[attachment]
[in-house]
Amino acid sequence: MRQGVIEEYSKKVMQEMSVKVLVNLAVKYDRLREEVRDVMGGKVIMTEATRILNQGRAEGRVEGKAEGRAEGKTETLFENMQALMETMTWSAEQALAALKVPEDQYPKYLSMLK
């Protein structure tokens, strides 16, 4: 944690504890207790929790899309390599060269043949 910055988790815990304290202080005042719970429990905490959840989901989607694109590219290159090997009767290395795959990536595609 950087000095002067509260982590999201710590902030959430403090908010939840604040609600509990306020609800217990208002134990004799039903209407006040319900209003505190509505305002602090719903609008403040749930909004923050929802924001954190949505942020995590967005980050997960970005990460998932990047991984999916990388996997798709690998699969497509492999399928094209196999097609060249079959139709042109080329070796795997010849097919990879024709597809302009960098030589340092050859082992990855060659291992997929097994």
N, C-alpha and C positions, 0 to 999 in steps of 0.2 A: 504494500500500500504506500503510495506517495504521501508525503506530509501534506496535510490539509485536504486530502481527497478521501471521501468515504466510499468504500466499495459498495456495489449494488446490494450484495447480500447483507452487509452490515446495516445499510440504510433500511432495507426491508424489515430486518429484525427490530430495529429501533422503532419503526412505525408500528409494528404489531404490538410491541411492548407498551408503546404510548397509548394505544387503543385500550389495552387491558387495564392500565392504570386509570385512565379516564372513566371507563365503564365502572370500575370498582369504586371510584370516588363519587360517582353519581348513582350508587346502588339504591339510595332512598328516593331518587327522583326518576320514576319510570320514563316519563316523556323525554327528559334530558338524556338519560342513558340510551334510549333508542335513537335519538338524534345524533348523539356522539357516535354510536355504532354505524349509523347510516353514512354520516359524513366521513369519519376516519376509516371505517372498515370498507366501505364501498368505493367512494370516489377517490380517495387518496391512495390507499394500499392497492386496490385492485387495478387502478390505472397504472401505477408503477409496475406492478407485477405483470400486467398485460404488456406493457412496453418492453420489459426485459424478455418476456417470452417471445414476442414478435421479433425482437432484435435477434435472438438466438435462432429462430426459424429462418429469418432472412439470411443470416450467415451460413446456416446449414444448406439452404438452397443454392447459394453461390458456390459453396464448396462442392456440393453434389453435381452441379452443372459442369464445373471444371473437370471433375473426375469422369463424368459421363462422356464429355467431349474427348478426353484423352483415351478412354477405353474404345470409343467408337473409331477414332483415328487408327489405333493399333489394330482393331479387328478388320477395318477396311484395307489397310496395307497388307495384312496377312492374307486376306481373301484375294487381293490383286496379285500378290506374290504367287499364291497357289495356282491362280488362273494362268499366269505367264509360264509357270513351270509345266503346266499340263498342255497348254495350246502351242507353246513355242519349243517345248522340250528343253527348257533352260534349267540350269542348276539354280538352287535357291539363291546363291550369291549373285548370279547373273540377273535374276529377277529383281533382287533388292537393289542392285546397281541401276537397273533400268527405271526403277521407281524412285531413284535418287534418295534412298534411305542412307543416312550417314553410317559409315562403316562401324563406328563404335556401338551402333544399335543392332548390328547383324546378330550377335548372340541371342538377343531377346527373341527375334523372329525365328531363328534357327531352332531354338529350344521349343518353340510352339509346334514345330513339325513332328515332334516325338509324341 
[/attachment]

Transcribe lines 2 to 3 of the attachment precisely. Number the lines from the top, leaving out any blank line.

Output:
Amino acid sequence: MRQGVIEEYSKKVMQEMSVKVLVNLAVKYDRLREEVRDVMGGKVIMTEATRILNQGRAEGRVEGKAEGRAEGKTETLFENMQALMETMTWSAEQALAALKVPEDQYPKYLSMLK
């Protein structure tokens, strides 16, 4: 944690504890207790929790899309390599060269043949 910055988790815990304290202080005042719970429990905490959840989901989607694109590219290159090997009767290395795959990536595609 950087000095002067509260982590999201710590902030959430403090908010939840604040609600509990306020609800217990208002134990004799039903209407006040319900209003505190509505305002602090719903609008403040749930909004923050929802924001954190949505942020995590967005980050997960970005990460998932990047991984999916990388996997798709690998699969497509492999399928094209196999097609060249079959139709042109080329070796795997010849097919990879024709597809302009960098030589340092050859082992990855060659291992997929097994």